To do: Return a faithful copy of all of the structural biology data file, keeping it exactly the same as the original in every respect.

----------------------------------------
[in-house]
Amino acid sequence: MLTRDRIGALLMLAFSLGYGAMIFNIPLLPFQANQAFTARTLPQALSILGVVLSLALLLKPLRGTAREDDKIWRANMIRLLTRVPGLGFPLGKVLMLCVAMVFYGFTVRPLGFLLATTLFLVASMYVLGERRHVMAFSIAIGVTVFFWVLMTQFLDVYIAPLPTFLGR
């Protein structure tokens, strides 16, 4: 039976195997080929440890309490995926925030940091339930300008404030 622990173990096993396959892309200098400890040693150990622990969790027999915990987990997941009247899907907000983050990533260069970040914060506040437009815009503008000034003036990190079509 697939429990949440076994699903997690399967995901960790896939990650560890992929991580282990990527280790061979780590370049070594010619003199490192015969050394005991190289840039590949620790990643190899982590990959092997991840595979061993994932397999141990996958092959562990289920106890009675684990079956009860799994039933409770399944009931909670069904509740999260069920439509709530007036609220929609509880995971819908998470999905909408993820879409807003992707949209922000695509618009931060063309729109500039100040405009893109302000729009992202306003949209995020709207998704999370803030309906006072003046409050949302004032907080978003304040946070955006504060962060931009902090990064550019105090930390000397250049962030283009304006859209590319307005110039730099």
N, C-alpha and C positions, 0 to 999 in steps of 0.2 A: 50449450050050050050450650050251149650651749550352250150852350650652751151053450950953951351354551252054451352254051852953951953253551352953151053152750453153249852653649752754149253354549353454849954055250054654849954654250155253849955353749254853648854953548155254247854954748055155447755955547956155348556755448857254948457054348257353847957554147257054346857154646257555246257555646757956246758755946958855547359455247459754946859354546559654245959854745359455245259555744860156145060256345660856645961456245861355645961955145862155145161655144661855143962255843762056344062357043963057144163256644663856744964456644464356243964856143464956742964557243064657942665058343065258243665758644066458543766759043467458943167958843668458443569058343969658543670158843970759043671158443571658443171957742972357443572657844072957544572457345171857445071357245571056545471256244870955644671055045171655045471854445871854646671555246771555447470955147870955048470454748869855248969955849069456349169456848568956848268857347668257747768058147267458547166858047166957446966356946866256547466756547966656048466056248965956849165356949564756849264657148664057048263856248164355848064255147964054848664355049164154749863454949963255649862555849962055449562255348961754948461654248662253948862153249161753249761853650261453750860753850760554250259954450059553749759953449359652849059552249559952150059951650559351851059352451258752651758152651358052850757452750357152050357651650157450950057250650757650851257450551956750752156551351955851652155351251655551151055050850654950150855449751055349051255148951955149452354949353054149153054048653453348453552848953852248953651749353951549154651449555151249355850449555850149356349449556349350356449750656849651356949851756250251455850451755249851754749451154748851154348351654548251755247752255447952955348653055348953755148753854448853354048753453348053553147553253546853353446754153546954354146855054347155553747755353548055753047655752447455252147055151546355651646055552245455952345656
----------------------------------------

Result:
[in-house]
Amino acid sequence: MLTRDRIGALLMLAFSLGYGAMIFNIPLLPFQANQAFTARTLPQALSILGVVLSLALLLKPLRGTAREDDKIWRANMIRLLTRVPGLGFPLGKVLMLCVAMVFYGFTVRPLGFLLATTLFLVASMYVLGERRHVMAFSIAIGVTVFFWVLMTQFLDVYIAPLPTFLGR
């Protein structure tokens, strides 16, 4: 039976195997080929440890309490995926925030940091339930300008404030 622990173990096993396959892309200098400890040693150990622990969790027999915990987990997941009247899907907000983050990533260069970040914060506040437009815009503008000034003036990190079509 697939429990949440076994699903997690399967995901960790896939990650560890992929991580282990990527280790061979780590370049070594010619003199490192015969050394005991190289840039590949620790990643190899982590990959092997991840595979061993994932397999141990996958092959562990289920106890009675684990079956009860799994039933409770399944009931909670069904509740999260069920439509709530007036609220929609509880995971819908998470999905909408993820879409807003992707949209922000695509618009931060063309729109500039100040405009893109302000729009992202306003949209995020709207998704999370803030309906006072003046409050949302004032907080978003304040946070955006504060962060931009902090990064550019105090930390000397250049962030283009304006859209590319307005110039730099």
N, C-alpha and C positions, 0 to 999 in steps of 0.2 A: 50449450050050050050450650050251149650651749550352250150852350650652751151053450950953951351354551252054451352254051852953951953253551352953151053152750453153249852653649752754149253354549353454849954055250054654849954654250155253849955353749254853648854953548155254247854954748055155447755955547956155348556755448857254948457054348257353847957554147257054346857154646257555246257555646757956246758755946958855547359455247459754946859354546559654245959854745359455245259555744860156145060256345660856645961456245861355645961955145862155145161655144661855143962255843762056344062357043963057144163256644663856744964456644464356243964856143464956742964557243064657942665058343065258243665758644066458543766759043467458943167958843668458443569058343969658543670158843970759043671158443571658443171957742972357443572657844072957544572457345171857445071357245571056545471256244870955644671055045171655045471854445871854646671555246771555447470955147870955048470454748869855248969955849069456349169456848568956848268857347668257747768058147267458547166858047166957446966356946866256547466756547966656048466056248965956849165356949564756849264657148664057048263856248164355848064255147964054848664355049164154749863454949963255649862555849962055449562255348961754948461654248662253948862153249161753249761853650261453750860753850760554250259954450059553749759953449359652849059552249559952150059951650559351851059352451258752651758152651358052850757452750357152050357651650157450950057250650757650851257450551956750752156551351955851652155351251655551151055050850654950150855449751055349051255148951955149452354949353054149153054048653453348453552848953852248953651749353951549154651449555151249355850449555850149356349449556349350356449750656849651356949851756250251455850451755249851754749451154748851154348351654548251755247752255447952955348653055348953755148753854448853354048753453348053553147553253546853353446754153546954354146855054347155553747755353548055753047655752447455252147055151546355651646055552245455952345656